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Welcome from Mr. Justin Orlando '99

Justin OrlandoDear Fellow Alumni,

Coming from St. Louis has always been a source of pride for me. Although I had absolutely no choice in where I was born and raised, it’s hard to grow up in St. Louis and not fall in love with the many mythologies, traditions, opportunities, and oddities that this beautiful city provides. Whether it’s toasted ravioli or Mom’s Deli subs; the abundance of free, quality entertainment in and around Forest Park; the City Museum; the Cathedral Basilica; Vintage Vinyl in the Loop; or the strange-and-bordering-on-creepy need for someone to know where you went to high school; I would challenge anyone to come here and not find something to connect to. Even though I left St. Louis for 7 years while I was in graduate school, and then working in Lincoln, New Hampshire, with my first teaching job, I was heartened to see that upon my return in 2012, the St. Louis I grew up with is still here. I can still find Gus’ Pretzels being sold in places where pretzels normally aren’t sold; I still hear out-of-towners pronouncing “Gravois” and “Choteau” incorrectly; the River Des Peres is still neither a river nor in Des Peres (discuss!); and the Abbey Church still watches over Highway 40 and 141, which is a good thing because both of those roadways need all the prayers they can get.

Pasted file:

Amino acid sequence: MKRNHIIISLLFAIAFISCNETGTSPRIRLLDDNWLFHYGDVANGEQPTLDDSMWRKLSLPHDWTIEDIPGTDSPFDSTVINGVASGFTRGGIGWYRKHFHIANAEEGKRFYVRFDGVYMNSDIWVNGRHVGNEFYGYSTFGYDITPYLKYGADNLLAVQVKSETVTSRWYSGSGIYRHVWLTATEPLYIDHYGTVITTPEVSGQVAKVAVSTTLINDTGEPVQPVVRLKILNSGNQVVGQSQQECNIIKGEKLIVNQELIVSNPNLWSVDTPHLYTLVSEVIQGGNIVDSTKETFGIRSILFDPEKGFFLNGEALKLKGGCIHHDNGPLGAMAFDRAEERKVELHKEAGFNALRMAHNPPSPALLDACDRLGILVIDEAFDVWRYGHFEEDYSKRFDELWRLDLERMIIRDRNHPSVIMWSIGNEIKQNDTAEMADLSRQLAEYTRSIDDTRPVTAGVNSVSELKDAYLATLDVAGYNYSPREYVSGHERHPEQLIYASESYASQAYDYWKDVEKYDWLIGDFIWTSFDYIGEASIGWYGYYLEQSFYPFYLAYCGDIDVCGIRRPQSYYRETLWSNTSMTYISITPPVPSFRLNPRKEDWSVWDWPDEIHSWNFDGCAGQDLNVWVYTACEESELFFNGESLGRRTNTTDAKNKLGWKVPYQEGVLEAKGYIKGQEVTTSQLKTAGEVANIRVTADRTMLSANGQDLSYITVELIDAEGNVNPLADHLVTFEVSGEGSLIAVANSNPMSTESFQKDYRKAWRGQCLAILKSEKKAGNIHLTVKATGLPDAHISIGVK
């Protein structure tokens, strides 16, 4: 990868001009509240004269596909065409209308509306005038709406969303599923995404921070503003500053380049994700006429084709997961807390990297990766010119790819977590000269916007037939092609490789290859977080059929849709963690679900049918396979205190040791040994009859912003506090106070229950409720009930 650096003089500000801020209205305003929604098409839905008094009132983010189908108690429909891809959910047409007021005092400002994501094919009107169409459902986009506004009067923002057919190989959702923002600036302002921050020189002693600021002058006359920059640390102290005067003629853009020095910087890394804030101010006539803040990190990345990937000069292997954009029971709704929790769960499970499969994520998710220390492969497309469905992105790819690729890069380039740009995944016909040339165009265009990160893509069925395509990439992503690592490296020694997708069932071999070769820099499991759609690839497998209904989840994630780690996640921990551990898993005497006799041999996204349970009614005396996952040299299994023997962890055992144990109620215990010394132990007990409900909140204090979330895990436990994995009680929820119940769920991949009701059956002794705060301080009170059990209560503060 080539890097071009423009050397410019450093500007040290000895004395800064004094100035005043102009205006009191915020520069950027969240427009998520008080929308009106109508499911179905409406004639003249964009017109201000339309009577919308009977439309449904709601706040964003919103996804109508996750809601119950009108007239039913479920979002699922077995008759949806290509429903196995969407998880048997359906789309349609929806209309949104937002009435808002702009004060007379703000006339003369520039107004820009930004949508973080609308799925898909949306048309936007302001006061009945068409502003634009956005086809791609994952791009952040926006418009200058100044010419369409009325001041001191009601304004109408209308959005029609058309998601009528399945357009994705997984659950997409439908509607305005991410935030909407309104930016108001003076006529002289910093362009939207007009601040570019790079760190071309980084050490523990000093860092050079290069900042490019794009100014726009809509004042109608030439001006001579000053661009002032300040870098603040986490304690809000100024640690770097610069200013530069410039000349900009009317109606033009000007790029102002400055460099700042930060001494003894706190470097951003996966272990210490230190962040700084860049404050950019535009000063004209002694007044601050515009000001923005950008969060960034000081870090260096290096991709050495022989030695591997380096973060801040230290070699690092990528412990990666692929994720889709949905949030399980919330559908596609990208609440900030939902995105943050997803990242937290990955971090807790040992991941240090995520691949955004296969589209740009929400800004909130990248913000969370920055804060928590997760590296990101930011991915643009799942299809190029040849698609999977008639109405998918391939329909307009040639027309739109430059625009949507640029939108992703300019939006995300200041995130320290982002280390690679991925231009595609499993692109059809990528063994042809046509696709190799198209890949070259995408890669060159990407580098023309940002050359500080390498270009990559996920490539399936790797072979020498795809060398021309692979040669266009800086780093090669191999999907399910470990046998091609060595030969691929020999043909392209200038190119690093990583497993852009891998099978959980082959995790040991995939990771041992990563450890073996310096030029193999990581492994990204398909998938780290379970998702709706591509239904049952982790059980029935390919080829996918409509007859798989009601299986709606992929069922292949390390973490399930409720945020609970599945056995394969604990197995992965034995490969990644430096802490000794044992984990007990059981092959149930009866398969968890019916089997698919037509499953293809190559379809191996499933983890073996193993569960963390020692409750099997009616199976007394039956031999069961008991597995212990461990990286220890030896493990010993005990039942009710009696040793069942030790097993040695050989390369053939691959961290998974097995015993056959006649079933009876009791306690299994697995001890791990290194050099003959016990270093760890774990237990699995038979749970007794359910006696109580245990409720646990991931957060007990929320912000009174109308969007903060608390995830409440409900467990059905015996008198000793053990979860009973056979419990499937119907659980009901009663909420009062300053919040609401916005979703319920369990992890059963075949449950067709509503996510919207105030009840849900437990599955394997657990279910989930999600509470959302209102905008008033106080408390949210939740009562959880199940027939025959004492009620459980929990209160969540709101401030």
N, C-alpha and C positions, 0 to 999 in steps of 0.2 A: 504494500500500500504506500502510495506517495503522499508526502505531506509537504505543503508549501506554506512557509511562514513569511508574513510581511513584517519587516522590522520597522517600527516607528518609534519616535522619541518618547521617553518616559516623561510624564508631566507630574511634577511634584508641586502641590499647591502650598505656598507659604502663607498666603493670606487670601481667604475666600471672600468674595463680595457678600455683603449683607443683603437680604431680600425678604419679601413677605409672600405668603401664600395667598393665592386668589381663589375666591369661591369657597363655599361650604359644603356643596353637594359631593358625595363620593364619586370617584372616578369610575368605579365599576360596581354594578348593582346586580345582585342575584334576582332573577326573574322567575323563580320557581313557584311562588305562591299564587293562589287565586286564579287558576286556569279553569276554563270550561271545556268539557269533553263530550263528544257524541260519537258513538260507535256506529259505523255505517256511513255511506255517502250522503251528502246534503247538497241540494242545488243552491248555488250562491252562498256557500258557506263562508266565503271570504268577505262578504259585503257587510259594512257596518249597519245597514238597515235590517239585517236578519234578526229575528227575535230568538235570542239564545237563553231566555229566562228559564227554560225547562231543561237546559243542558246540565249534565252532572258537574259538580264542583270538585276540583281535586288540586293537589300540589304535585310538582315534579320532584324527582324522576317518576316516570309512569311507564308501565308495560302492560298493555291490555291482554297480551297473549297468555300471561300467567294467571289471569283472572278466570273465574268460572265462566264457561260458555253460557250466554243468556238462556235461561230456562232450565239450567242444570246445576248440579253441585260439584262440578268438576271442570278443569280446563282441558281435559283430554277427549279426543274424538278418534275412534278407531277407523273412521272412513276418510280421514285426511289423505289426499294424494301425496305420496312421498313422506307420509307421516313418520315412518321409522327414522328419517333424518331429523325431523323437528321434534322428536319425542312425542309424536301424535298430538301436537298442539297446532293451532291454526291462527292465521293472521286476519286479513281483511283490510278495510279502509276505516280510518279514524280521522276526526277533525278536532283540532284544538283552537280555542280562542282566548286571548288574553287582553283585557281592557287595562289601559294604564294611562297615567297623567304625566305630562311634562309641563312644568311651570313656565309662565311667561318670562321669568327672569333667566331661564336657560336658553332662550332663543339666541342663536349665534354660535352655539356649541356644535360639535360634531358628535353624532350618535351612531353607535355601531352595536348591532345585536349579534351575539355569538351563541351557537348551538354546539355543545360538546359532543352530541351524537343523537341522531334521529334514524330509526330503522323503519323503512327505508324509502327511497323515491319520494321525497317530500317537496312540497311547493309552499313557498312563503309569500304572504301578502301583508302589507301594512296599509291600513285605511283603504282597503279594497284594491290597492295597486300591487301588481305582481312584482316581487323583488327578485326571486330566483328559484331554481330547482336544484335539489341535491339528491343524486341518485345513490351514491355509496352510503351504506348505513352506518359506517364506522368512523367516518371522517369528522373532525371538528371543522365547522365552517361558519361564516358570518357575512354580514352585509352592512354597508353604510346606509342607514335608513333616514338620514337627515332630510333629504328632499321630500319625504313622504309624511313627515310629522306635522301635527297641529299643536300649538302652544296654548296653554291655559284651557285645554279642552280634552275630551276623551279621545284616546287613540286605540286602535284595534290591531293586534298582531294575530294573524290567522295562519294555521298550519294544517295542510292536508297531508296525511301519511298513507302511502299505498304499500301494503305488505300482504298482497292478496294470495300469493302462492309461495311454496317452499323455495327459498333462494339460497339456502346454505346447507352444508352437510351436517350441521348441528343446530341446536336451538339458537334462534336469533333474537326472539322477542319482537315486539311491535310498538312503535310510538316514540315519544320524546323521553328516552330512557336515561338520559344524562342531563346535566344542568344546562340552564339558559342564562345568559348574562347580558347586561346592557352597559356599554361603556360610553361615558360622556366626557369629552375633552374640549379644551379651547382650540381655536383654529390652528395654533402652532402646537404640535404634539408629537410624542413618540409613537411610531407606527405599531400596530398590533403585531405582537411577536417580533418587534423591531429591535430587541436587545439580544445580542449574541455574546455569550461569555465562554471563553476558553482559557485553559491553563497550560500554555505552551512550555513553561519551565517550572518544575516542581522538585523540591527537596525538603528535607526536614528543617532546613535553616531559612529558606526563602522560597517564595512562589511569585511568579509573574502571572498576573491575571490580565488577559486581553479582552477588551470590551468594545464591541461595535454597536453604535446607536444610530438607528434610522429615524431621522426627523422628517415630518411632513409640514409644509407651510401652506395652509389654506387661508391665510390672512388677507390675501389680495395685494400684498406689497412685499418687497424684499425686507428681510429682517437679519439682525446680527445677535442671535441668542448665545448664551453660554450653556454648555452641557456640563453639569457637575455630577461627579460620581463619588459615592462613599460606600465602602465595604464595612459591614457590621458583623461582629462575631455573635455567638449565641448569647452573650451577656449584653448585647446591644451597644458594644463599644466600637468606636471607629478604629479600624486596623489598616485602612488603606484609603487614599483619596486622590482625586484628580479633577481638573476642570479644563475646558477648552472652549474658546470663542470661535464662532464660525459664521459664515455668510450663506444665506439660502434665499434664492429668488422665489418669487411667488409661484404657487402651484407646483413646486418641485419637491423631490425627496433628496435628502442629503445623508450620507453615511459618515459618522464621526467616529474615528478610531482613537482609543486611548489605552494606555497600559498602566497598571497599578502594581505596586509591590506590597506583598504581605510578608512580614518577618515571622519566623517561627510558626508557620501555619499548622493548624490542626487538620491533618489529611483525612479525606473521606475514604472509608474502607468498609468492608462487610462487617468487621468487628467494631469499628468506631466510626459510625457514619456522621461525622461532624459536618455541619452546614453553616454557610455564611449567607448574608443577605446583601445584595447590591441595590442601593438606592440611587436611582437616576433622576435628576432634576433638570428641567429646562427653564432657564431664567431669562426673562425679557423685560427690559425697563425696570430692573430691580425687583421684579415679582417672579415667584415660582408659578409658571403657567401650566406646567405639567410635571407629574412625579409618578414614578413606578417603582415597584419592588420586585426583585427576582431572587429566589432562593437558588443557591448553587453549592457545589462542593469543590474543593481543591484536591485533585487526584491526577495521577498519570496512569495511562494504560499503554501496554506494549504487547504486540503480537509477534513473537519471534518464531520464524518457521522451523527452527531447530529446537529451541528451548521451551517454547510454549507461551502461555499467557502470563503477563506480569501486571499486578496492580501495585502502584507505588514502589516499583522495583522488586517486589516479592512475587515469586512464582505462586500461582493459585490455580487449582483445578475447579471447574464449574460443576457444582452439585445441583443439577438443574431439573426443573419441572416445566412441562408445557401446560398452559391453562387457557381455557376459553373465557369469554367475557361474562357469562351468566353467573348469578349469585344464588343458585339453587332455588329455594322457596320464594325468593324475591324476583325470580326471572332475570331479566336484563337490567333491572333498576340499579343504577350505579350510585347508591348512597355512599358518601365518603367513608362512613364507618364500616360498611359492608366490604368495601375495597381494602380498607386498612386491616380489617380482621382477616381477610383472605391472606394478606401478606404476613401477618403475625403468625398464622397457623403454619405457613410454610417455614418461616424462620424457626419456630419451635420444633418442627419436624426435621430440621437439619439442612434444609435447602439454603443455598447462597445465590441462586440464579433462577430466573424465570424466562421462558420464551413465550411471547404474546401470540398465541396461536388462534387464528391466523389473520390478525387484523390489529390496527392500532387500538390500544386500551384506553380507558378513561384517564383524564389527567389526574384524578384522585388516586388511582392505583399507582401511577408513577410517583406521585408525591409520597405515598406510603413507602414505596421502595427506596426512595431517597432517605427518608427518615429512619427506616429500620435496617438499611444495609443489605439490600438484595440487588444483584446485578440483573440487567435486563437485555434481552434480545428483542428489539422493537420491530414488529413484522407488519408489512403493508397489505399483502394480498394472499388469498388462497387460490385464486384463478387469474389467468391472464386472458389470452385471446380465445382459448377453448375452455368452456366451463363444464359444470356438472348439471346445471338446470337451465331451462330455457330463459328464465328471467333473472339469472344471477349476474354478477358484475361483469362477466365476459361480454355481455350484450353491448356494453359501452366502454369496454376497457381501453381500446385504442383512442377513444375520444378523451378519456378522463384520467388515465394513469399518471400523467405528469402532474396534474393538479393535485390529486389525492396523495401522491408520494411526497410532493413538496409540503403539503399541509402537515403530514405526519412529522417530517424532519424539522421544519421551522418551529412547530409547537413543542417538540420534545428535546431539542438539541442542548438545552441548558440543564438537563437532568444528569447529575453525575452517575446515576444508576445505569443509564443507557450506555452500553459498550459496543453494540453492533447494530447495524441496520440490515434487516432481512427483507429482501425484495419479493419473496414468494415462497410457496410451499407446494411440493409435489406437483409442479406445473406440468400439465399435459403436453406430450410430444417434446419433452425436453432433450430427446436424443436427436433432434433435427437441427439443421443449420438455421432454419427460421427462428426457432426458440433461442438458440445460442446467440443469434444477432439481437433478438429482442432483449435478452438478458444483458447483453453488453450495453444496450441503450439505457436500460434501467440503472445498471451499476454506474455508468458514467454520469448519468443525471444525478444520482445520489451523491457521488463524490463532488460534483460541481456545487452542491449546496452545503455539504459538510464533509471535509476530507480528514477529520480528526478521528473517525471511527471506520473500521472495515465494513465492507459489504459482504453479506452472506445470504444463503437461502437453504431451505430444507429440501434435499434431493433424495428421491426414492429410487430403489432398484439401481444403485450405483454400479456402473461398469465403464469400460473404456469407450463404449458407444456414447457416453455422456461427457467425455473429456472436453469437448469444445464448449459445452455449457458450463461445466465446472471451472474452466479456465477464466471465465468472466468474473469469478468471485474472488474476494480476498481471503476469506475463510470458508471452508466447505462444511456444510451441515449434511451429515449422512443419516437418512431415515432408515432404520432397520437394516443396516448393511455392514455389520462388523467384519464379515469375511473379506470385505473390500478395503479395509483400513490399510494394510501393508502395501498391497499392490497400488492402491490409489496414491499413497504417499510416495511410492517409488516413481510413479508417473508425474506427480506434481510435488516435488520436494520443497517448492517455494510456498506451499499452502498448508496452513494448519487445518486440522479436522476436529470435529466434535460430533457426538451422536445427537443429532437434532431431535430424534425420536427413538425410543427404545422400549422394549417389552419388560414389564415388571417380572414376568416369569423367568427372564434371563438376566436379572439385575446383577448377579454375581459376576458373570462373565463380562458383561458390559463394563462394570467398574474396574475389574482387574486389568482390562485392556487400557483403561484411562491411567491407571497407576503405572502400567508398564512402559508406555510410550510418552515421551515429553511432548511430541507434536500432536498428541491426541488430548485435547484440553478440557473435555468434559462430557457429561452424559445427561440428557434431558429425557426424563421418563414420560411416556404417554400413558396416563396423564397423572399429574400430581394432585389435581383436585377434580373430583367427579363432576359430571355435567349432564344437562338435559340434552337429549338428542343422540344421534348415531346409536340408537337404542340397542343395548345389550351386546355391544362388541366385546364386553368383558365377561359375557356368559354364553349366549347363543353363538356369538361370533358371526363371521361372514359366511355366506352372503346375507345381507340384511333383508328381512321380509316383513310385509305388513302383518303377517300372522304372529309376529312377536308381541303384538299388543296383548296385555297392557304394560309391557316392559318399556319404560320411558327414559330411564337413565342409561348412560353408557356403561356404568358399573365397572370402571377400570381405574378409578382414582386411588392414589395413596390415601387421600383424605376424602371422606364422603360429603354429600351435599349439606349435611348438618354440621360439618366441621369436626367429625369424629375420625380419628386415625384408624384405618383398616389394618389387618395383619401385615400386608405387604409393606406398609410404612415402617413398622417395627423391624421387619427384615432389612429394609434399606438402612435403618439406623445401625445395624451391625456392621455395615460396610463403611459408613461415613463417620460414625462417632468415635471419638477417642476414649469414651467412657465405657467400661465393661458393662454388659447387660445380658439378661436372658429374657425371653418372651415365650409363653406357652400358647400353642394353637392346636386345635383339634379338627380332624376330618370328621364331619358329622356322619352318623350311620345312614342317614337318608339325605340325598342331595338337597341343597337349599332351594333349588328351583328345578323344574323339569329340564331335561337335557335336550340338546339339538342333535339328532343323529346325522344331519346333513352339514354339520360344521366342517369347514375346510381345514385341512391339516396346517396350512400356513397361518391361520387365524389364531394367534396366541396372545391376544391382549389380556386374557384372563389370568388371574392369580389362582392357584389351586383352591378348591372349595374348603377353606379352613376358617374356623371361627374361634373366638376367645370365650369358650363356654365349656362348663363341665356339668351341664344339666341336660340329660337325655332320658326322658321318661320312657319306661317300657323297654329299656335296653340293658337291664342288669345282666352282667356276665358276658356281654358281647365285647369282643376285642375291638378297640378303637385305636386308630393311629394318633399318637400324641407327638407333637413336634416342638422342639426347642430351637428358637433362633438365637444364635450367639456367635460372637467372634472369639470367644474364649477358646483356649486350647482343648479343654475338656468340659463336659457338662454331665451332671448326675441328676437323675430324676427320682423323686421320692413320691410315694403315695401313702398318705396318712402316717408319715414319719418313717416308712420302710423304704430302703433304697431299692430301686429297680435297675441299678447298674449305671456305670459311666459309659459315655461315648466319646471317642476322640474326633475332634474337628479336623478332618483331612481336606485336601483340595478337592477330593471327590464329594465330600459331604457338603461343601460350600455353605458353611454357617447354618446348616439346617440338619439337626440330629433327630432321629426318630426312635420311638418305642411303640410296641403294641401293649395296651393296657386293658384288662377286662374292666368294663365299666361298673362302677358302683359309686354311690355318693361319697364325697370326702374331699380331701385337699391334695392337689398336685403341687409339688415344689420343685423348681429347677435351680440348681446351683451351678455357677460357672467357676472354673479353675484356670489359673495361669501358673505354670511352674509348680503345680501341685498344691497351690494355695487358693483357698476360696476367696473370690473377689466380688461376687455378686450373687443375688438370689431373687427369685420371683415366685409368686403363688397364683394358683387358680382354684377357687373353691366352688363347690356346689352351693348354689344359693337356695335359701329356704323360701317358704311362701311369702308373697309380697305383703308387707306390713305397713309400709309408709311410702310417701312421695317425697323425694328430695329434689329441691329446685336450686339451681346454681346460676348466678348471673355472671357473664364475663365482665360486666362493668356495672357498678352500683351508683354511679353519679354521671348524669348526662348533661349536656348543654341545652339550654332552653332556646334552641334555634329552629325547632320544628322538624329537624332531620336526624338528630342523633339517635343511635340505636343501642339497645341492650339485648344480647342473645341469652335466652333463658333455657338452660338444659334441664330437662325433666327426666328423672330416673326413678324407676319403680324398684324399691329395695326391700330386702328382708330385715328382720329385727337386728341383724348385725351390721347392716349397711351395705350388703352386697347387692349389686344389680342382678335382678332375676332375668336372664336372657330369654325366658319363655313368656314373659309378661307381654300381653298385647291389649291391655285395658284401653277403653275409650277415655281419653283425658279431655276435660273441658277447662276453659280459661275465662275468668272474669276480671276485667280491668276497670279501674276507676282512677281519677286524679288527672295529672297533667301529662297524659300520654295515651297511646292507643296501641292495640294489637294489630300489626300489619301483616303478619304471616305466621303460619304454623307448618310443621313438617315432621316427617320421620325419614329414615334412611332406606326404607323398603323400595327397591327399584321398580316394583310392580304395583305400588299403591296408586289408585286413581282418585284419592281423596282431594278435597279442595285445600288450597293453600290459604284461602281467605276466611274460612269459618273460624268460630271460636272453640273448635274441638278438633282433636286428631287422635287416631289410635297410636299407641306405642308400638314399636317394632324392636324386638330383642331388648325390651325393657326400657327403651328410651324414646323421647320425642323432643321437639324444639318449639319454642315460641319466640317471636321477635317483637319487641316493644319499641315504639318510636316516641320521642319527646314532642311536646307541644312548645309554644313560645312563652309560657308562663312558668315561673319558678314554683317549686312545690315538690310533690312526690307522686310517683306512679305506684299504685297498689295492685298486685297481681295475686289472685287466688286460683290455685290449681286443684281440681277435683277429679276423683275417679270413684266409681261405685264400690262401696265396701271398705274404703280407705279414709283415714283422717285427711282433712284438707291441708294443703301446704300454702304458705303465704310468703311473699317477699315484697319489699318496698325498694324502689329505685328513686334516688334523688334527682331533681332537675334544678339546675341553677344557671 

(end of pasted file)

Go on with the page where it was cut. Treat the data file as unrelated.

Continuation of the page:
In a similar fashion to my beloved city, Priory’s own community is often cited as a source of pride among its alumni and for good reason. All of us ended up on campus under different circumstances and regardless of how vastly different our experiences were, we can all relate to each other on some fundamental level. As a community of brothers from other mothers, we get it. Father Augustine walking down the hallway wearing full battle armor? Of course. Classes end at 2:59 p.m. and not 3 p.m.? Absolutely. Doing calculus homework while waiting to throw a discus? Makes perfect sense. Does any of that sound familiar? Of course it does. We all lived it and my current students are living it. And the geese? Yes...they never left.